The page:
“Revisiting” my master in Zen on YouTube the other day I was compelled to think about what it means to be a language student and how it relates to Zen.
It seems to me many of the students I teach unnecessarily limit themselves with a psychological barrier – they believe they will never achieve native-like fluency. By thinking so they have effectively placed a limit upon what they can achieve.
Language itself already places limits upon you. So for students to place another one upon themselves, the limits become twofold.
But I am not saying that they will achieve native-like fluency either, but rather they make it harder to even remotely make any headway into acquiring a second language. To truly achieve native-like fluency one must have the years of experience in and exposure to the target language and culture. Nothing can replace that.
But nothing can stop you from trying and that is the essence of believing in being able to acquire some resemblance of a second language which is like native-like.
So the next question is how can I possibly teach my students to not place limits upon what they can achieve. Again, for this I will need to think that it is not impossible.
In today’s Daily Yomiuri there was an article about the results from a survey of 3,225 middle school students on their perception about English.
The survey conducted by the National Institute for educational Policy Research found only eleven percent of students want to find work which requires English. But seventy percent also said they believed knowledge of English will help them get work in the same survey.
How to interpret these results?
It seems while there are pressures to learn English from companies and society the reality is most people don’t feel they really need it for work. In all likelihood most students will go on to work for companies which will continue to look at their English abilities all the while not really requiring them to use that knowledge in the workplace for any great length of time.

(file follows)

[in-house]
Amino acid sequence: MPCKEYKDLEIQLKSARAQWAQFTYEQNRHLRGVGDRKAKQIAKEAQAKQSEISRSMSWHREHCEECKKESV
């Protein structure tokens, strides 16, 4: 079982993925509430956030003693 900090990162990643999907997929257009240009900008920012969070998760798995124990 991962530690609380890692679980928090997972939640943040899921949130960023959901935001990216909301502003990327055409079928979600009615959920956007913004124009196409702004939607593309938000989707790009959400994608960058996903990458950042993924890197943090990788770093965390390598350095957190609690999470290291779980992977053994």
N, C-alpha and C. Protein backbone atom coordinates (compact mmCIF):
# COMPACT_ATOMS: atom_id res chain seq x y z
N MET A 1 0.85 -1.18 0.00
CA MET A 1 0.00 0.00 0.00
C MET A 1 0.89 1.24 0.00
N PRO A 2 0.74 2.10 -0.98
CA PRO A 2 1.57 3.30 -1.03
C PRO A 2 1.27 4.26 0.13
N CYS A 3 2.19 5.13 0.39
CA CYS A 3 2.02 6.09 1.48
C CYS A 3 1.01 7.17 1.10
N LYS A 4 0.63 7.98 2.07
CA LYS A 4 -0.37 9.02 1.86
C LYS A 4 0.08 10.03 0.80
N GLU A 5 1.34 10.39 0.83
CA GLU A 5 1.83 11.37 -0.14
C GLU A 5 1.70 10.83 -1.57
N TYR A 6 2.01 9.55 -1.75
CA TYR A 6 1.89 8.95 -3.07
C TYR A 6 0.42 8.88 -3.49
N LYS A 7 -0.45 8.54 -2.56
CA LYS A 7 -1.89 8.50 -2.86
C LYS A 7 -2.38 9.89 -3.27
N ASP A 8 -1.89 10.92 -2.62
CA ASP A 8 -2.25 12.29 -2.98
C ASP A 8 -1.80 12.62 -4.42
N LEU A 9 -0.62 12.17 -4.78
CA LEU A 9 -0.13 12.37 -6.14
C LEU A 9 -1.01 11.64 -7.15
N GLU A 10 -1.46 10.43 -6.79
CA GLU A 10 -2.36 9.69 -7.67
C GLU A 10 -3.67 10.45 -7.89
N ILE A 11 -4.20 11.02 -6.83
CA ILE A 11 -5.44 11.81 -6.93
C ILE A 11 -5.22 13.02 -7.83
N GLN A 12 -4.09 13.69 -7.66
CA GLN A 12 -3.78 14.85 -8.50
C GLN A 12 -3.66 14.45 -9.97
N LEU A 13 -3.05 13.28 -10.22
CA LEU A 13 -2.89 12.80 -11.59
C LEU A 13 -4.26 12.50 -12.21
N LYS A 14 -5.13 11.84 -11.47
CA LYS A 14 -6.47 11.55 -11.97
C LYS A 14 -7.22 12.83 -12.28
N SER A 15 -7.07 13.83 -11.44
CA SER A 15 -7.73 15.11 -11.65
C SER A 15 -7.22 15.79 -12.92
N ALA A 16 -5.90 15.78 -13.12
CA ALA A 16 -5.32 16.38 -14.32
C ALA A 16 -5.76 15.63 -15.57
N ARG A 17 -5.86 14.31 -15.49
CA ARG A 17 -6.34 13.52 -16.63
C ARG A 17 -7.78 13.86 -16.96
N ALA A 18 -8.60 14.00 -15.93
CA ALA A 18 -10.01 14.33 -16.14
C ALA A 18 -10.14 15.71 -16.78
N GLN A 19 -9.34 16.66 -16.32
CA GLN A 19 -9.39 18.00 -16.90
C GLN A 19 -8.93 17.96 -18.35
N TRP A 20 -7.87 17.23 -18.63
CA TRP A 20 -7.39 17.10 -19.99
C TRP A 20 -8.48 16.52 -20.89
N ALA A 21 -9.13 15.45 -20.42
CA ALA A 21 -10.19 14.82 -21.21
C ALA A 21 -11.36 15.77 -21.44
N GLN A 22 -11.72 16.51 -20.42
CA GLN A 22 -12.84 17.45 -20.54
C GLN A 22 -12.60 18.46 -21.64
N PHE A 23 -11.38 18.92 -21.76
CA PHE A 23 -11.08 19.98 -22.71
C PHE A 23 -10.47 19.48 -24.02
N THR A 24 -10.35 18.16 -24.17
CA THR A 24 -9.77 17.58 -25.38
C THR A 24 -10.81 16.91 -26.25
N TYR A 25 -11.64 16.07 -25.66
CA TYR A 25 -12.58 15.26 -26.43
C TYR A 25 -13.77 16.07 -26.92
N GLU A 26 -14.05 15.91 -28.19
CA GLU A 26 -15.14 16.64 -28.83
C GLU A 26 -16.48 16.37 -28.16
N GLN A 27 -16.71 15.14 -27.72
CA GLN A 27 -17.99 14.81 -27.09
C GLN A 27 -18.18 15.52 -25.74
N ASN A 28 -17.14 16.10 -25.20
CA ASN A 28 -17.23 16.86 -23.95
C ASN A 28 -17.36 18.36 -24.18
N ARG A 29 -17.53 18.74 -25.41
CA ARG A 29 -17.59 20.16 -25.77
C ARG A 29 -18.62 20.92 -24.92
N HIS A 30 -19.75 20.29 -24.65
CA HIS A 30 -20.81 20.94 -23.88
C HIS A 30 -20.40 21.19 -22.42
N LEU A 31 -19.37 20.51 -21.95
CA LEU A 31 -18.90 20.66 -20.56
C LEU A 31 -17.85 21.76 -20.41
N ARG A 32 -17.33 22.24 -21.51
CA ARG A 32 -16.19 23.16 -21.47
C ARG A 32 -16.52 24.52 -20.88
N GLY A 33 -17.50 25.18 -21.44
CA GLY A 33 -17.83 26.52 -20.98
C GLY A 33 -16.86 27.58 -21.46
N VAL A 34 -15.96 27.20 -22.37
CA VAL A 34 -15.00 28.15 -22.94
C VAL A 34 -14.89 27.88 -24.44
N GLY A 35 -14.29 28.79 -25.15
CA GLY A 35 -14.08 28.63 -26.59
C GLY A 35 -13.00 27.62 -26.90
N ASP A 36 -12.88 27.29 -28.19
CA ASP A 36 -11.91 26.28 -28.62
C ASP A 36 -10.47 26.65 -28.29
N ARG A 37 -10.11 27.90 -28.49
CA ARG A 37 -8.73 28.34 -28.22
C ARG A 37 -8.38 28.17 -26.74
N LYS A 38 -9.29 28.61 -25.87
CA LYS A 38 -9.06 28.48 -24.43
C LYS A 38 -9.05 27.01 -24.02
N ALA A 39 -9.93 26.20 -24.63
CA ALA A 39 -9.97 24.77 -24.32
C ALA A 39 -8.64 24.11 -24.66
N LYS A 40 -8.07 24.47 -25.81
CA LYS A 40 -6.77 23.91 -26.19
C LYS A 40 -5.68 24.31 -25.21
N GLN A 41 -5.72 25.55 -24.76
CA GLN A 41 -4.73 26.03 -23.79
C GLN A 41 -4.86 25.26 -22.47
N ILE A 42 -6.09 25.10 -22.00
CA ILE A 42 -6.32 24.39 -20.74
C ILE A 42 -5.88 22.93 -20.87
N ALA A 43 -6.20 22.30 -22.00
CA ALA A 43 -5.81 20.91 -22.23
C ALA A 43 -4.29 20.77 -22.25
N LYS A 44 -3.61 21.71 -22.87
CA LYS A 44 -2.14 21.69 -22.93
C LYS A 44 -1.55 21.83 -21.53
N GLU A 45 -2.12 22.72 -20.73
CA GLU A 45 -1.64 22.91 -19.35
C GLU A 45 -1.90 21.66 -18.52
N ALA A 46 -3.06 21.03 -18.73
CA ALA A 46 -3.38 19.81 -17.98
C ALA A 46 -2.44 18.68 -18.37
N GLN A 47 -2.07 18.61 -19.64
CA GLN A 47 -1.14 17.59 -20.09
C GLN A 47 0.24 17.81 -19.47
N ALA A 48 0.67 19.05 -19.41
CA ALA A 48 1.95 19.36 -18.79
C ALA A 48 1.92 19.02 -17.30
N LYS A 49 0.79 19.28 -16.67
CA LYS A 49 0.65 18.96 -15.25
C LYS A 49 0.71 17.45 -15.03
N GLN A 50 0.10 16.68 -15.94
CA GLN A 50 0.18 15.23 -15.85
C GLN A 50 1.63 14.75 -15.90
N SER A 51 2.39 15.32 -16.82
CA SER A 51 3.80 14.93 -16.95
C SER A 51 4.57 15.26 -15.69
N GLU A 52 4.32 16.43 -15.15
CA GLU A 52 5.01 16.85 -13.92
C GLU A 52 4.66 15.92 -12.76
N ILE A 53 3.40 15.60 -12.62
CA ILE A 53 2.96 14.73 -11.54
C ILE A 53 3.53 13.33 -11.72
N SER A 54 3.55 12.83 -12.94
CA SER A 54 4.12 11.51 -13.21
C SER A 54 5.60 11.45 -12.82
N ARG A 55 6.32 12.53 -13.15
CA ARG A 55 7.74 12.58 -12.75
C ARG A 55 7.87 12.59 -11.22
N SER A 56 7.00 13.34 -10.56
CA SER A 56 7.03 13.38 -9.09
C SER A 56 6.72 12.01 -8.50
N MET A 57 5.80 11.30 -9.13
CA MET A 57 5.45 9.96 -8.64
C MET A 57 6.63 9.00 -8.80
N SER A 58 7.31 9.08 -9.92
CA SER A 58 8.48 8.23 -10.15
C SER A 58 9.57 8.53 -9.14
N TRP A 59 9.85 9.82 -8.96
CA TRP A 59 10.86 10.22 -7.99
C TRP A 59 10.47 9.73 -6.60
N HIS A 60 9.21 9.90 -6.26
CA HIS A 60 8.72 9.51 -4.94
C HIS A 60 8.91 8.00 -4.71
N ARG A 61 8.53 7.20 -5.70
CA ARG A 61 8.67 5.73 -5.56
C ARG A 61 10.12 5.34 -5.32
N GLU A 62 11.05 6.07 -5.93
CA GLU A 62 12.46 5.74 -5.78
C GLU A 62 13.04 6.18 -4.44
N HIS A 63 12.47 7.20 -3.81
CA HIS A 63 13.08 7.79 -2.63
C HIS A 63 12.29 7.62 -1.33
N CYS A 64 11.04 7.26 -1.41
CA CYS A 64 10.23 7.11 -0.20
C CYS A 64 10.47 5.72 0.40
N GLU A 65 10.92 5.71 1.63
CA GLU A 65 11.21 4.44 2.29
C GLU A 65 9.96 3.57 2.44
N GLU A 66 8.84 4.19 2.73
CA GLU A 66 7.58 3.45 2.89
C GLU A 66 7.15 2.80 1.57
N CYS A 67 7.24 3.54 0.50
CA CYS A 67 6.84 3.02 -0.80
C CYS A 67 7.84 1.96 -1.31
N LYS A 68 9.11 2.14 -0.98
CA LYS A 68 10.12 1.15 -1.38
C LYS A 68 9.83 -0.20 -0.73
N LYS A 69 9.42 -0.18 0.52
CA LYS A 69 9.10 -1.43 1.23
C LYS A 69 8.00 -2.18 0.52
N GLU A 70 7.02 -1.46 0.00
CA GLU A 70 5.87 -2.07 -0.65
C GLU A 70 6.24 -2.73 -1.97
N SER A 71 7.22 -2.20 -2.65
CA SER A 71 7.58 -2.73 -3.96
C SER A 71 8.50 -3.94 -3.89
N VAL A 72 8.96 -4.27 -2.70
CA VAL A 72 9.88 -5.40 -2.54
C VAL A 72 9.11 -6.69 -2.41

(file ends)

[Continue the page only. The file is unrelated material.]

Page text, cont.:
Do we really need to teach English in schools? The short answer is ‘yes’. This is obvious but it is not clear how we should teach it. Of course it should be compulsory BUT it should not be tested, if the survey results are any indication.
Since the bulk of students do require English in their work English should be taught not for passing tests but for practical communicative skills. If English is taught has a non-tested subject then teachers will have more freedom to teach these practical skills rather than grammar and vocabulary far removed from actual usage.
But because teachers are obliged to get students pass tests they focus on the things which are peripheral to actual communication. I have rarely met an English teacher who is truly interested in some aspect of English culture and so few teachers who ask questions about the pragmatics of language. So how do we expect our students to gain this knowledge when teachers are not interested themselves?
Thinking about writing a textbook? Then why not write an etextbook. Apple has released iBook Author to help people write their own books for the iBook and iPad. Haven’t tried it yet but will in the near future to give an update.
I was told by one of my teachers back in my undergraduate days about twenty years ago that for me to master Japanese it would take me 700 hours of class time.
The number now seems to be 2,200 hours.
Japanese is a language notoriously difficult to learn for native English speakers because of their linguistic differences.
To start with, Japanese has three writing scripts – hiragana, katakana and kanji. Hiragana and katakana are syllabic scripts with, in general, one unit representing one fixed sound where most units are consonant-vowel pairs. Kanji are logograms with each unit representing a word (meaning) but not its pronunciation. Most people know kanji as Chinese characters.
English, in contrast, is based on an alphabetic script where each unit is a representation of a sound be it consonant or vowel. Each letter may represent more than one sound (examples: ‘c’, ‘g’, ‘a’, ‘e’, ‘i’, ‘o’ and ‘u’) and sometimes conbinations represent a single sound (examples: ‘ch’, ‘sh’, and ‘th’). Continue reading